Thursday, August 07, 2008
Back to the point of the trip, or one of the points anyway: the New Bedford Whaling Museum. It was so great! The blue whale (above) is one of three skeletons on display. The newest is a sperm whale from the last few years. Perhaps you knew this: Whales are big. The sperm whale room included a display on whale displays from the 19th century and earlier - they used to soak 'em in formaldehyde and carry them around on trains so the common folk could pay a quarter to see a whale. The funniest was a woodblock print from Japan that included a lot of people holding their noses.
Whaling ship models were everywhere - most were the tabletop size you'd expect for a ship model, but there was one half-size model (above). It's pretty big, then you have to mentally double everything. The craziest: the iron hoops near the tops of the masts where crew would stand and watch for whales. The top of the mast is really far away from the deck of the ship. Ok, so first you mentally double that distance. Then you consider that the ship was on the ocean. And that sometimes the ocean is kinda bumpy. Yikes.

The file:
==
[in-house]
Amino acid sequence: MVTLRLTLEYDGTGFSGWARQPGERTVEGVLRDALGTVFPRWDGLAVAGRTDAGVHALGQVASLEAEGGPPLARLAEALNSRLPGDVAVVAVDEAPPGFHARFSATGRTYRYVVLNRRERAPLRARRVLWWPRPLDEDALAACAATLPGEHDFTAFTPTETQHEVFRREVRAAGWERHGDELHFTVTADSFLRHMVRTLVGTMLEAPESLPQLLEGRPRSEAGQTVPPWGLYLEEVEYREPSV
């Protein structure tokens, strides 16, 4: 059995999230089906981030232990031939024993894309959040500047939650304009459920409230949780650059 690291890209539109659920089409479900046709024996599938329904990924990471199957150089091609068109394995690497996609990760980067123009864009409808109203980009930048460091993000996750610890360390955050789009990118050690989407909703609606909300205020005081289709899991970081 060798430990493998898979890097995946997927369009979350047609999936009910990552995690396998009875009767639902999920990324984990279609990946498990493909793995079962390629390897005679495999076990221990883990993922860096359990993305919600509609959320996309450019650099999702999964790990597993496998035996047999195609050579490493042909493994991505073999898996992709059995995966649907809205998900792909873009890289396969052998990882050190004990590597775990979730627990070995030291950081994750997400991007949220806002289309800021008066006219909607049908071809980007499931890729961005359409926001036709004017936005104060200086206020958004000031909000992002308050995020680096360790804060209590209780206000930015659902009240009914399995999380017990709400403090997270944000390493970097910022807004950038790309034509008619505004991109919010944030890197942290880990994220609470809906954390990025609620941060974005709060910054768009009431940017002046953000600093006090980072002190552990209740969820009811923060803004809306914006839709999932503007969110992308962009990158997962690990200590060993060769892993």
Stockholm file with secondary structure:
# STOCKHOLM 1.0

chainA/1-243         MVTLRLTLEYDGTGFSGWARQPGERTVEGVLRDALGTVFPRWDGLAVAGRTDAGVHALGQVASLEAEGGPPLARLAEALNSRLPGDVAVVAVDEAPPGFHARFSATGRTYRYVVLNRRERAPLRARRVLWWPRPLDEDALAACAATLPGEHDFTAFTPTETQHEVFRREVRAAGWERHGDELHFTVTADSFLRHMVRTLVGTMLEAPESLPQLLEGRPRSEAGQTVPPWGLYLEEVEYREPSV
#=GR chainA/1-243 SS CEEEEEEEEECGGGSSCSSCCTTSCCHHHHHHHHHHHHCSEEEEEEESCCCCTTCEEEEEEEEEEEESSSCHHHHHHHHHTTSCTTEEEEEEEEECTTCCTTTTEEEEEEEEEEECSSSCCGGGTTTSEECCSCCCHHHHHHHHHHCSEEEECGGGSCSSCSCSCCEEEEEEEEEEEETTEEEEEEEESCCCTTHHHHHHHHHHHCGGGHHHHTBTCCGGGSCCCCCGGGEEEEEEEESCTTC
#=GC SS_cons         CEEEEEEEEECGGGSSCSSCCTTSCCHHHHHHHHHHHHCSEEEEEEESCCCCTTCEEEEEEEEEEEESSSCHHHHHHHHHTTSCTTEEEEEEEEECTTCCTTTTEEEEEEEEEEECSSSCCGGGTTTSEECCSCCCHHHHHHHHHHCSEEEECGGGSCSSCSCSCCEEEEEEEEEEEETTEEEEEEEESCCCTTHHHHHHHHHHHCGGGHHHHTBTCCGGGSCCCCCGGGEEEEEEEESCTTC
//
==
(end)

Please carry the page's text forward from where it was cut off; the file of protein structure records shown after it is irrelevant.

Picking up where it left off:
There were lots of artistic depictions of whaling scenes. My favorite was a set of dinner plates from Holland that showed an Arctic whaling trip. It included a scene with a walrus and one with a polar bear. Being killed, of course. (Which, if I met a polar bear up close, I'd probably want to do, too. I have a new obsession with this school, where you have to learn how to shoot polar bears before you can venture out of town.)
Perhaps the coolest thing was footage from a 1922 silent film on a whaling ship. So you could actually see them putting out the boats, harpooning the whale, cutting off the blubber, spearing sharks that came up to munch on the whale, and bailing the spermaceti out of the whale's head (ew).
So, whaling museum: two flippers up. Definitely worth a visit.